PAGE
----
This article identifies and groups four broader key strategic opportunities and associated information to conduct citation-based patent evaluations. It makes four contributions. First, this article provides a citation-based patent evaluation framework synthesized from the literature. The framework provides guidance to entrepreneurs and managers and provides a framework to understand four different strategic groups of business considerations with the required interrelated categories of information. This framework enables patent evaluation from the perspectives of identifying strategic partners, strategic innovation, and inventions and strategic linkages between firms and people. Second, this article identifies and groups business considerations into the four strategic  groups of business considerations. Third, this article identifies categories of prior art, patent, and business information interrelated with each strategic group of business considerations to enable the patent evaluation. Finally, it provides four recommendations to entrepreneurs and managers for identifying specific opportunities and conducting patent evaluations.

The body of this article is organized into four sections. The first section reviews the literature about citation-based patent evaluation methodologies. This section also discusses the existing citation-based patent evaluation methodologies, business opportunities, and information required to conduct an evaluation. The second section describes the proposed citation-based patent evaluation framework and provides four example scenarios where it could be applied. The third section provides recommendations for entrepreneurs and managers, and a final section concludes the article.

A Review of Citation-Based Methodologies

Patent evaluation methodologies enable the assessment of technology, patent, metadata, and business opportunities to reveal hidden details and insight. A particular type of patent evaluation methodology focuses on the prior art citations. In such evaluations, citations are used for different types of measures, depending on the business consideration.

Prior art citations identify technology that was available before the filing date of the patent application; they list what was known, or the "state of the art", prior to the invention of the new technology. These citations create a link between the prior art and the new patent application. When a prior art citation refers to an existing patent, this technology coupling or link is made explicit in the patent. The new patent application creates a formal link back in time to the prior art – this is called a "cited citation". However, the older patent also inherits a citation forward in time to the new application – this is called a "citing citation". Thus, a given patent may have cited citations (i.e., backwards in time to prior art) and the patent may also be listed in the future as a citing citation (i.e., forwards in time, meaning the older patent itself has become prior art).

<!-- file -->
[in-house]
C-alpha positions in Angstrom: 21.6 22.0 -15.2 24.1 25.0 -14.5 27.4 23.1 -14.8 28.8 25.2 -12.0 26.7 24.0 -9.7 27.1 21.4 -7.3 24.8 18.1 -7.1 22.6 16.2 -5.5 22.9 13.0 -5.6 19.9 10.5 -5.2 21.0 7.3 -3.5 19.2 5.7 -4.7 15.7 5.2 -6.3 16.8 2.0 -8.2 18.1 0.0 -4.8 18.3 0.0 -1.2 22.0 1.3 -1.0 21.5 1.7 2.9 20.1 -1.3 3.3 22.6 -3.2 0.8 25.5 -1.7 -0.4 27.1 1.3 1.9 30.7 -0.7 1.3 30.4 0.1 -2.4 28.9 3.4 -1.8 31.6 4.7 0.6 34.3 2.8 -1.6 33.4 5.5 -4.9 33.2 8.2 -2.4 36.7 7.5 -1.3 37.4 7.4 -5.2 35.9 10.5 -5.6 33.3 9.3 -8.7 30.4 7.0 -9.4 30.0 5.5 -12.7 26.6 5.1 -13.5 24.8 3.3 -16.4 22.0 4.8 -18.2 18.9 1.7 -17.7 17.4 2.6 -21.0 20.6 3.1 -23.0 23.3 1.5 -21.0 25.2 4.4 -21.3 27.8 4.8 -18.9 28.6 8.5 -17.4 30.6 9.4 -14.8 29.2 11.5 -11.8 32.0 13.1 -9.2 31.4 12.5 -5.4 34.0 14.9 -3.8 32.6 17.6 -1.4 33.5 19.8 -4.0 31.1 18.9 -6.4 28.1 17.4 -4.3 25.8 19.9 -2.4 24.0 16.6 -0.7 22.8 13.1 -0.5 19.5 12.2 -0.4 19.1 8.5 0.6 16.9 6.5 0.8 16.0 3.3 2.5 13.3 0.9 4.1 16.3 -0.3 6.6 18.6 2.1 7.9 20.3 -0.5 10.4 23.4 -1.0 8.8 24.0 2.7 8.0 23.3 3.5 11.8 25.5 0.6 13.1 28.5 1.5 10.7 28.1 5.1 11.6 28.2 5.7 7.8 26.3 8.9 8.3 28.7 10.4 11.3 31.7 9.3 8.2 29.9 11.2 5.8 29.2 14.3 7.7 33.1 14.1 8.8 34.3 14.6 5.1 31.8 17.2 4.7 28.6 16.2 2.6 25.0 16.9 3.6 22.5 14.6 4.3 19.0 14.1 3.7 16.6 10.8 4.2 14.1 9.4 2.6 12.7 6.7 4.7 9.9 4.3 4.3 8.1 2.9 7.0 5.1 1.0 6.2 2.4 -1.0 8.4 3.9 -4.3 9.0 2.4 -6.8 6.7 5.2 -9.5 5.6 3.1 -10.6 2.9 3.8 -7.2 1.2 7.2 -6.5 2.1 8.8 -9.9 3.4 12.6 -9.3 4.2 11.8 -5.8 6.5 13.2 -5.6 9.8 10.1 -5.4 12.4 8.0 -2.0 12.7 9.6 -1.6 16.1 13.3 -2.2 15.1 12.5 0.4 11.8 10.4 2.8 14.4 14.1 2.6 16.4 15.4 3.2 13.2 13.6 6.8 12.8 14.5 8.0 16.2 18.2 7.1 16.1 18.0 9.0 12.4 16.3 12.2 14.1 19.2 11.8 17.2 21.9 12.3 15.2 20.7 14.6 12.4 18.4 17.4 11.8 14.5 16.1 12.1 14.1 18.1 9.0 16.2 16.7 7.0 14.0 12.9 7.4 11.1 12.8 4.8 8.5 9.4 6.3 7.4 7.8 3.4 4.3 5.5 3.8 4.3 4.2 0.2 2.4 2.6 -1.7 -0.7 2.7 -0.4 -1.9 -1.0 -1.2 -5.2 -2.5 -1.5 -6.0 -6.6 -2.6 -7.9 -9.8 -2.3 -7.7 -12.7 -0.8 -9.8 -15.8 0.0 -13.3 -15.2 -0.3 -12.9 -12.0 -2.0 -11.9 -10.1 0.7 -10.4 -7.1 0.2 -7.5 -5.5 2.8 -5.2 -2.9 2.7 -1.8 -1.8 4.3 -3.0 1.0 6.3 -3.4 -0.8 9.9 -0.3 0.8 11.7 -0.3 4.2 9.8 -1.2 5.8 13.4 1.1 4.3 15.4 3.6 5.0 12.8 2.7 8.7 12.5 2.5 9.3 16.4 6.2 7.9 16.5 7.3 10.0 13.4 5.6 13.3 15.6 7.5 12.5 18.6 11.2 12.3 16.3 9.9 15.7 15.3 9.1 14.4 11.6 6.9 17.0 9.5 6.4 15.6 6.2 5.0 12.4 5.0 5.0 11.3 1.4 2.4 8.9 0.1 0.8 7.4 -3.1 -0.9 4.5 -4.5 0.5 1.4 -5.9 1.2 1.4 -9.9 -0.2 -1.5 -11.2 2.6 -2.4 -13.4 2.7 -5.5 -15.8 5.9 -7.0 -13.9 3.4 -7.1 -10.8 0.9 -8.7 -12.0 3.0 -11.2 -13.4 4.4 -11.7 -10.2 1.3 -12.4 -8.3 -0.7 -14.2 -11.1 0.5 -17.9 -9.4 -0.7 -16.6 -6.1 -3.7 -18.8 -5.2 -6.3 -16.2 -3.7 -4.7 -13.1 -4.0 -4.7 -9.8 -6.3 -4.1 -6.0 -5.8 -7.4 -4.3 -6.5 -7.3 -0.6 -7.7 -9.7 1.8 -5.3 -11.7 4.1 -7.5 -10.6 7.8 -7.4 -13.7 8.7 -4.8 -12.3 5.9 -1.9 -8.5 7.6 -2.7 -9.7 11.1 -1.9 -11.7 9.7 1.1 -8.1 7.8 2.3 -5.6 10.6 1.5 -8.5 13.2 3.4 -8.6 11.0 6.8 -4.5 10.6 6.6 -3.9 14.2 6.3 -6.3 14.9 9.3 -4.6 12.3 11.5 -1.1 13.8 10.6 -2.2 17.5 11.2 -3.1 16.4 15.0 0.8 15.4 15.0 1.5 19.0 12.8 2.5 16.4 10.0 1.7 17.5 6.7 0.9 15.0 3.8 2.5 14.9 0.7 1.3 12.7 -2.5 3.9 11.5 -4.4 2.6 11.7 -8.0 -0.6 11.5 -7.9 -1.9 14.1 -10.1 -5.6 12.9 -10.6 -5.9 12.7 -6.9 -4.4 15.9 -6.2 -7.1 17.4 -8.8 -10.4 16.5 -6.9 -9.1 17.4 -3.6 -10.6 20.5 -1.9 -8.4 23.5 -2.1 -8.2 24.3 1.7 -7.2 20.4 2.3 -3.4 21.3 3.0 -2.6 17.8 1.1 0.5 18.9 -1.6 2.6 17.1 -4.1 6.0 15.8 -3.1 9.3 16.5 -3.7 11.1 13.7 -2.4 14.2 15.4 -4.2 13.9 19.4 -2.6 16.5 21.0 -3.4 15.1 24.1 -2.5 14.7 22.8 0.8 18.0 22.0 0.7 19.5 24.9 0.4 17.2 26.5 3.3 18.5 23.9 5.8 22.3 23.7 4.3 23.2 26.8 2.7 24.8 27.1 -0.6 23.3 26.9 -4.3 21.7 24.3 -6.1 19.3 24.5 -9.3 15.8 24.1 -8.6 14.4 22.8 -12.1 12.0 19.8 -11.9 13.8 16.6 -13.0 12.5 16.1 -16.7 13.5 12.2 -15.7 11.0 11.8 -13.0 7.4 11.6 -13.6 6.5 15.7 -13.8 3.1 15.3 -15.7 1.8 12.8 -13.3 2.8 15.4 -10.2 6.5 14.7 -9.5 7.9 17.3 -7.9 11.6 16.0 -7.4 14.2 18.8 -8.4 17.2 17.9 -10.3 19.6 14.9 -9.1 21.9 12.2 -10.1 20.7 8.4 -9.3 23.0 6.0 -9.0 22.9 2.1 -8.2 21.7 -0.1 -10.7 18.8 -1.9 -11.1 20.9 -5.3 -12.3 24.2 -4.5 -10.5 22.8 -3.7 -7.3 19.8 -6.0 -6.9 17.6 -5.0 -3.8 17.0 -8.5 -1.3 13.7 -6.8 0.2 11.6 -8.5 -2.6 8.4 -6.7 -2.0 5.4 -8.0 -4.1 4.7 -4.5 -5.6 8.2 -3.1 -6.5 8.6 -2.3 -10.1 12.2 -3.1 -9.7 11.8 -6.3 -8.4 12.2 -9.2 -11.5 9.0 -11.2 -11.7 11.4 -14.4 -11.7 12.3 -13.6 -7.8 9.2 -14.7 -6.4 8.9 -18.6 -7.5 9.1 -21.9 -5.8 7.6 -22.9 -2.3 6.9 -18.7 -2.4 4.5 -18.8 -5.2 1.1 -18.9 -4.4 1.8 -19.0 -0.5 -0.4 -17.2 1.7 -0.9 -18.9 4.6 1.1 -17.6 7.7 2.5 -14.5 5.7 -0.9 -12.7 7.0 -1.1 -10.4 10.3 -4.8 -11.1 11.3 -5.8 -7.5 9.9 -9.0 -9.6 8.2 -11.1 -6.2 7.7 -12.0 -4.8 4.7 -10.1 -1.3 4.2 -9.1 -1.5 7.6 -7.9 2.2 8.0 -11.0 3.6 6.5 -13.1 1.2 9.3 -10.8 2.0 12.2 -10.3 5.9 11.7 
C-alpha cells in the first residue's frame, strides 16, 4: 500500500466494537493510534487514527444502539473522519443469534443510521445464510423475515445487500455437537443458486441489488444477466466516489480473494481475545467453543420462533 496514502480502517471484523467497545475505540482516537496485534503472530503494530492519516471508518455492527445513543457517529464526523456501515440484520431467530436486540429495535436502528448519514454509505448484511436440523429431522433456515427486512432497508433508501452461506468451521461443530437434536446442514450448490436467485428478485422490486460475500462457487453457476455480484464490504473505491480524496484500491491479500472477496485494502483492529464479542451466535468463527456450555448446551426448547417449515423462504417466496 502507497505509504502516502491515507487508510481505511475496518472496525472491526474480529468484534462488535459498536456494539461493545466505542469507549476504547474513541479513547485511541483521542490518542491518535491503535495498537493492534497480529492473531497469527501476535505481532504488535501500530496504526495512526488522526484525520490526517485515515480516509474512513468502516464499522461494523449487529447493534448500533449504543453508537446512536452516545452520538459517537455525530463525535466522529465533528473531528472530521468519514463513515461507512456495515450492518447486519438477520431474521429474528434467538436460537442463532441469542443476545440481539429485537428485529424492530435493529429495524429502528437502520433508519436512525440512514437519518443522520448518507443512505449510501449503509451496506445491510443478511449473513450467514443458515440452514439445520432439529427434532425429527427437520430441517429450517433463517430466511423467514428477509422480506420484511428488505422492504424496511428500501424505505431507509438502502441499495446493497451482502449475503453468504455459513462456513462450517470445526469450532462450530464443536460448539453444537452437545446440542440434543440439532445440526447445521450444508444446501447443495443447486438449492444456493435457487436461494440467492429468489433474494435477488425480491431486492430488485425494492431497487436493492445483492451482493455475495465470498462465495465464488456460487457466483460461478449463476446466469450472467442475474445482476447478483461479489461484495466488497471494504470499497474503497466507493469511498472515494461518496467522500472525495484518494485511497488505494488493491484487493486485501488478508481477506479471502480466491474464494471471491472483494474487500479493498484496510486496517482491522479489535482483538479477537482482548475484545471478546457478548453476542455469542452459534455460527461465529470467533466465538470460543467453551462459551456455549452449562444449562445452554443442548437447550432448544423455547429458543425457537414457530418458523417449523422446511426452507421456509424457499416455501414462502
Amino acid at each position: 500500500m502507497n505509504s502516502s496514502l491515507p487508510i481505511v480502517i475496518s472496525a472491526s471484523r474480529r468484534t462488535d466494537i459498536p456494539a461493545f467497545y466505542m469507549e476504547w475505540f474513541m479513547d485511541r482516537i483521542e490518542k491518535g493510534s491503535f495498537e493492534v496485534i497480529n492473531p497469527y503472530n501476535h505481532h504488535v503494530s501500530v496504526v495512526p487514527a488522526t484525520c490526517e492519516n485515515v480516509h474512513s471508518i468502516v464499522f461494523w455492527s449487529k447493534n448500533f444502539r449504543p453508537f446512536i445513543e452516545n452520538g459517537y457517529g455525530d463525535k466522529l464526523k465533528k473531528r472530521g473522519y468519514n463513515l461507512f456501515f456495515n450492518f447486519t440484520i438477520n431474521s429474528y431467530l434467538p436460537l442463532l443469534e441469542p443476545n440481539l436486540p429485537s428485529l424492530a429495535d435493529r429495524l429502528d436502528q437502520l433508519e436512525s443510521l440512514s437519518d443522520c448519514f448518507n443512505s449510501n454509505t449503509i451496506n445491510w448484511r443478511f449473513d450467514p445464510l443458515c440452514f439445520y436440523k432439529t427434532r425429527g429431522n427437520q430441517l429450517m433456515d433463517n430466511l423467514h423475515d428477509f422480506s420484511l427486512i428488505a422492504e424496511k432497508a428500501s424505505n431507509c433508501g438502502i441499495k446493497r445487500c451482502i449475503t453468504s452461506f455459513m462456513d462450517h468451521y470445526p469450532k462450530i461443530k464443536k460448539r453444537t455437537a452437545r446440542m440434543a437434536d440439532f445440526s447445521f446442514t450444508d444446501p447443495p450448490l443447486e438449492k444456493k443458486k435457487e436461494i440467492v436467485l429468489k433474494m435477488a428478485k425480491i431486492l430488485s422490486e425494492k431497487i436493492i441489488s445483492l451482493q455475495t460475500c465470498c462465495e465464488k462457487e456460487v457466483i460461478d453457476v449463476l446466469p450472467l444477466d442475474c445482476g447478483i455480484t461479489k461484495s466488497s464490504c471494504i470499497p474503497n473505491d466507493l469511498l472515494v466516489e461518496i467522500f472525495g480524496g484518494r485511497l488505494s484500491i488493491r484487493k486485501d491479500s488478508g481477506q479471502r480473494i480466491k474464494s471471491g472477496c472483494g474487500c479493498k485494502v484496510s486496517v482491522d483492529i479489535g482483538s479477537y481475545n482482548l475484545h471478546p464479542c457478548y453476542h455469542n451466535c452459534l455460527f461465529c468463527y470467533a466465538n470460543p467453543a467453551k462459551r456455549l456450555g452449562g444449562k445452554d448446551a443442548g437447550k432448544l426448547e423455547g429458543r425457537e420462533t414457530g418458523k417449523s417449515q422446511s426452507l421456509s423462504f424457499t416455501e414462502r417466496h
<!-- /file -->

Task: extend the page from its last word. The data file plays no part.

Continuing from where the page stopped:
The objective of this literature review is to examine the current state of knowledge in citation-based patent evaluation methodologies. The relevant literature was located using a broad keyword search of scholarly journals in the Business Source Complete database. The keywords were a combination of: "patent", "business", "citation", "evaluation", and "valuation". This search yielded 77 potential articles published between 1993 and early 2014. The abstracts and introductions of the 77 articles were examined closely, first with a focus on prior art patent citations, and then with a narrower focus on patent evaluation methodologies that required citations, either alone or in combination with other information. This step resulted in a list of 12 relevant articles related to the topic of citation-based patent evaluation methodologies. Specifically, these articles all reported on empirical research involving a range of firms in the integrated circuit manufacturing, pharmaceutical, and patent auction industries. The list only included firms having patents in the United States and Europe, and firms having inventors in Brazil, Russia, India, and China.

The articles covered different types of citation-based patent evaluation methodologies. Bapuki, Loree, and Crossan (2011) and Deng (2008) provided an evaluation of a firm’s performance based on the relationship of knowledge between the citation (old technology) and the patent (new technology). Two articles provided an evaluation of a patent portfolio: Brietzman and Thomas (2002) used patent portfolio evaluation when considering the business of mergers and acquisition targeting, and Bapuki and colleagues (2011) targeted the business consideration of joint ventures and strategic alliances between firms. Chen and Chang (2010) used patent portfolio evaluation to measure a firm’s performance. Four articles provided an approach to determine patent value. Fischer and Leidinger (2014) and Nair, Mathew, and Nag (2011) evaluated the value of a patent based on a patent auction price. Hall, Jaffe, and Trajtenberg (2005) evaluated the value of a patent based on a firm’s stock market price. Harhoff, Scherer, and Vopel (2002) used survey data to evaluate patent value. Hirschey and Richardson (2004) evaluated patent quality with a firm’s stock market price. Reitzig (2003) provided an evaluation for the present value of a patent. Tseng (2009) provided an evaluation to compare the level of innovation between countries.

In summary, the literature review revealed the following nine types of citation-based patent evaluations: